They answered me that regarding what it said about there being only one God who governed heaven and earth and who was lord of all, that seemed fine to them, but in so far as what it said about the pope being lord of the universe in God's place, and that he donated the land to the king of Castilla, they said the pope must have been drunk when he did that because he gave what was not his to give, and that the king who asked for and took the grant must have been crazy because he asked for what belonged to others, and that he should go there to take it so they could hang his head from a stick as they had hung other heads . . . belonging to their enemies . . . and they said that they were lords of their land and did not need another lord.

In the latter half of the 20th century, a modern movement calling for the revocation of Inter Caetera arose. In 1972, a telegram was sent to the Vatican by American Indian Movement activists during the Trail of Broken Treaties caravan that occupied Washington, D.C. They had asked the pope to annul the 1493 decree. In a letter to Pope John Paul in 1993, the Indigenous Law Institute based in the United States formally requested the revocation of Inter Caetera. And an annual papal bulls burning event commenced in Honolulu, Hawai'i in 1997 calling international attention to the issue.

In October 2000, an indigenous peoples' delegation went to Italy pressing for the revocation of Inter Caetera. They had a formal request for an audience with the pope endorsed by the Bishop of Honolulu. The nine delegates sought to take the Catholic Church up on their amends during their Jubilee Year. In 1998, the pope had called Christianity's 2,000th anniversary a year of mercy, seeking forgiveness, atonement and wanting the church to enter the new millennium with a "clear conscience."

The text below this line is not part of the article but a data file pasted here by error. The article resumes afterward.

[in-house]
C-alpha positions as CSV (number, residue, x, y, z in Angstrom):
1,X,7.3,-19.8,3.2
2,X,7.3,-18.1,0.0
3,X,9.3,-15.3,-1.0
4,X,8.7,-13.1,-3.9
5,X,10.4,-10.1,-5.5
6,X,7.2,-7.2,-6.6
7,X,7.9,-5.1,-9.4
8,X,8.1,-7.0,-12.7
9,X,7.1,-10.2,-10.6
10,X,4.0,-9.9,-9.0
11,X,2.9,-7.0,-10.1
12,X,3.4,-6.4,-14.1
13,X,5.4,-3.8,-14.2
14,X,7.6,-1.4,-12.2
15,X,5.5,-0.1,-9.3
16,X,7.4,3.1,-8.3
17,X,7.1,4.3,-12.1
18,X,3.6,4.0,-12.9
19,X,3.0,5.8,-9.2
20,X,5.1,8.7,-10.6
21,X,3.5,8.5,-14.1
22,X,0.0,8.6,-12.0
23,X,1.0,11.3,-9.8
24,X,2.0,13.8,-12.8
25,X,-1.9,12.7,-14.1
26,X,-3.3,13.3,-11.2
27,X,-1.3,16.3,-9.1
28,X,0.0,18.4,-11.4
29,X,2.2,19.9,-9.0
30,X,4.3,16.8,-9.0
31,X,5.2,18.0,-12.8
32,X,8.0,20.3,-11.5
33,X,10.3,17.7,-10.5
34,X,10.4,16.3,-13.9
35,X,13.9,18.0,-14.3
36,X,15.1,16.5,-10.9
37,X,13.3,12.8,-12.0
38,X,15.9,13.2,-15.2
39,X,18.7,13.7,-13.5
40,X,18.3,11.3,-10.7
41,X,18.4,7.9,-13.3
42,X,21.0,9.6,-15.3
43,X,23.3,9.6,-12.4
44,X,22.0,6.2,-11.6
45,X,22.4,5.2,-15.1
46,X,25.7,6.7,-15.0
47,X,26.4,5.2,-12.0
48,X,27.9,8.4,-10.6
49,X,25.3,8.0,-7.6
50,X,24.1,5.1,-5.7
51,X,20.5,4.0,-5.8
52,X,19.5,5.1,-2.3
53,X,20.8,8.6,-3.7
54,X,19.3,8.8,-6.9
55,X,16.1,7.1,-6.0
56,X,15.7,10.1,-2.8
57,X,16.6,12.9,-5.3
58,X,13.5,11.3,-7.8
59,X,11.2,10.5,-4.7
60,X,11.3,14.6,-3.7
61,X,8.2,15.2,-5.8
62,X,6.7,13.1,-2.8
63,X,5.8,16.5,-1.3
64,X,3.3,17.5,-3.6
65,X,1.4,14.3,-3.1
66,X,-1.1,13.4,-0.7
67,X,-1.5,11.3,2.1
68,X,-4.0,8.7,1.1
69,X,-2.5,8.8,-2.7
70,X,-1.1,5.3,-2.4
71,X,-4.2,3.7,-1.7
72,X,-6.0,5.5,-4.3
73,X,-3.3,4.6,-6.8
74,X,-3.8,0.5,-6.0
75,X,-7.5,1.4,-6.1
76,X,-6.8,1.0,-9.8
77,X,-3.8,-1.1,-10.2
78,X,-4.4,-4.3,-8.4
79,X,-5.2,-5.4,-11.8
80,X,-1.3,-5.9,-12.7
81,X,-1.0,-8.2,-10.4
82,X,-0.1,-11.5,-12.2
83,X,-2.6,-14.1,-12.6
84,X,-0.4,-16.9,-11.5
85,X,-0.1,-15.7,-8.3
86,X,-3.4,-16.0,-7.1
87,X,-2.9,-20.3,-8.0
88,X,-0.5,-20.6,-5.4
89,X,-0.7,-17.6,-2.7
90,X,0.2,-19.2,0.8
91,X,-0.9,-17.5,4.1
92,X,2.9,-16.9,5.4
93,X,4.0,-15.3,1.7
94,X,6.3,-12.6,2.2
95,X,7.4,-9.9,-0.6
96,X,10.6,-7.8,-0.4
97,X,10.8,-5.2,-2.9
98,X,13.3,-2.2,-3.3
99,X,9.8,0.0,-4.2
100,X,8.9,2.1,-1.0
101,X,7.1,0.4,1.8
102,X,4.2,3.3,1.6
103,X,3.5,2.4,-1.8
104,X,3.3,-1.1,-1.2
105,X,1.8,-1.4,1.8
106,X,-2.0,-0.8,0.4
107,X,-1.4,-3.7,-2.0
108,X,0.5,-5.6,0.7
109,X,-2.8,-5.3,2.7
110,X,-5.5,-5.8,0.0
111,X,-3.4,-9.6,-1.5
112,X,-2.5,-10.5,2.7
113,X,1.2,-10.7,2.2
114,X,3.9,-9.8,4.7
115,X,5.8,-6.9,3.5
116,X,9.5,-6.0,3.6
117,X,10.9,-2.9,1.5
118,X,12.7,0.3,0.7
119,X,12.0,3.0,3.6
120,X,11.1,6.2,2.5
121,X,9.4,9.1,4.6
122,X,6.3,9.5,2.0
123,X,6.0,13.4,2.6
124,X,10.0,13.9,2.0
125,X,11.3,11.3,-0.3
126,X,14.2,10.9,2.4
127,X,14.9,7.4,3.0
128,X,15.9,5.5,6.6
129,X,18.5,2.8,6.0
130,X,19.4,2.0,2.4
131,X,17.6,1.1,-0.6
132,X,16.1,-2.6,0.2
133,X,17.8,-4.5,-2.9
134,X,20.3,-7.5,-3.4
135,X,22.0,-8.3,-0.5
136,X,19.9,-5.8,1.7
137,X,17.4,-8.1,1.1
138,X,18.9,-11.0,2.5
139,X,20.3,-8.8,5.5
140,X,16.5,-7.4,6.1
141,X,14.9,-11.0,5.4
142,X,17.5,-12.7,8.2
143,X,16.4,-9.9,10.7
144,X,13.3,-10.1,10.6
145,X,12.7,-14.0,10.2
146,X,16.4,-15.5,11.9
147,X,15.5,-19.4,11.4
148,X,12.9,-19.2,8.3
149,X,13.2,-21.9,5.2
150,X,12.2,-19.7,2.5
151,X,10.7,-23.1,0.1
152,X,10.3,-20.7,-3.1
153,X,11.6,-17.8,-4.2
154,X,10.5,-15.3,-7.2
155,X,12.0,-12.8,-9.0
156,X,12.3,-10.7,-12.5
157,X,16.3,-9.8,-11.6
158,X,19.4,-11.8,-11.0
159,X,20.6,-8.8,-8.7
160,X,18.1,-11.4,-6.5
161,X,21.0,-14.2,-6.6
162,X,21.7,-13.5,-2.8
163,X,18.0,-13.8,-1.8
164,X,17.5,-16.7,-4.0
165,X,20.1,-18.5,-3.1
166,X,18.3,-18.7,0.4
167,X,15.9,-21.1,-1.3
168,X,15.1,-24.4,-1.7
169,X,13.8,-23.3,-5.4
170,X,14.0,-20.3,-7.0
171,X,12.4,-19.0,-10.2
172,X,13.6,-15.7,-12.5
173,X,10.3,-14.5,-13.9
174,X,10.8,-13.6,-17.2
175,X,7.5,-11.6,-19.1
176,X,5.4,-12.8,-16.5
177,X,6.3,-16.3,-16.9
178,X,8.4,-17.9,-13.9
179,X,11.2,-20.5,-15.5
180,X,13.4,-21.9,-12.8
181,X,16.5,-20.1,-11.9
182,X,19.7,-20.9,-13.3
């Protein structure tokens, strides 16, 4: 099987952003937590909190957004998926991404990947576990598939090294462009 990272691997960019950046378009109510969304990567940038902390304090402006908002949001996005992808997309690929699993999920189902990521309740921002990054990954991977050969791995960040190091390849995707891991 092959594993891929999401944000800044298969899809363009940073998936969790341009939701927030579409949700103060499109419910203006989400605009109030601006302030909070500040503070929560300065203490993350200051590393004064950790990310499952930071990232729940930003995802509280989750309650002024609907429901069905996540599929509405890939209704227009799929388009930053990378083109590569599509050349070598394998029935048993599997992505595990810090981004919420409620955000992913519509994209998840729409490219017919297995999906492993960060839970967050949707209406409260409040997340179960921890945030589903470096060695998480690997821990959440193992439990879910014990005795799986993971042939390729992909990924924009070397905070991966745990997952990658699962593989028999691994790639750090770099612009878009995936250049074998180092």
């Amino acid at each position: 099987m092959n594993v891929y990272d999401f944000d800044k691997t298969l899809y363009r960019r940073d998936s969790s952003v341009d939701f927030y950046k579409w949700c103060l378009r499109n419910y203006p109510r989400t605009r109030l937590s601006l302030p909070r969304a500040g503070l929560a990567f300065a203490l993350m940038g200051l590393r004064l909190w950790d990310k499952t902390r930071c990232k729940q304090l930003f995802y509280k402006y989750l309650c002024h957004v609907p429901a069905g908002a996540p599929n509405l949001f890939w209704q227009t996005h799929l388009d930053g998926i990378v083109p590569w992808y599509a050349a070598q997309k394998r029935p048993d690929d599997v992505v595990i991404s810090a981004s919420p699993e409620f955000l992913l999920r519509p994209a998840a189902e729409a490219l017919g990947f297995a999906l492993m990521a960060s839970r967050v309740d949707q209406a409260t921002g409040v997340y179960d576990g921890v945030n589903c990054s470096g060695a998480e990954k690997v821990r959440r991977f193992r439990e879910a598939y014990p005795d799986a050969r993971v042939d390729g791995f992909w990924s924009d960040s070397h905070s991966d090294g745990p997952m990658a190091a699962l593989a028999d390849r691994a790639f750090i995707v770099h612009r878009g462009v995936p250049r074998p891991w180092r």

The audience was turned down. Instead, a blanket apology had been issued earlier in the year by the Vatican for past crimes against various groups, including indigenous peoples. Ironically, the pope's apology was to "God," and not to the descendants of the victims of the atrocities committed to
which the church needed to take responsibility for. "The pope failed us," said Eric Po'ohina, a Kanaka Maoli delegate from Hawai'i and member of the indigenous rights' organization Kosmos Indigena. "We traveled half way around the world in the Aloha spirit only to be given a token gesture of welcome." Remarked Carib/Boricua Indian decendant Tony Castana, "Although the pope could not bear to meet with us, he was a good man. We will continue to educate the public on the meaning of this document and advocate for its repeal."

The Vatican has yet to directly address or come to terms with the greatest holocaust of the modern era, the American Holocaust. As vicar of Christ, the pope failed to make amends with indigenous peoples on this most critical of issues. He missed a "golden opportunity" to do so. The pope's stand on a number of other important indigenous issues was also not straightforward and minimal in outcome.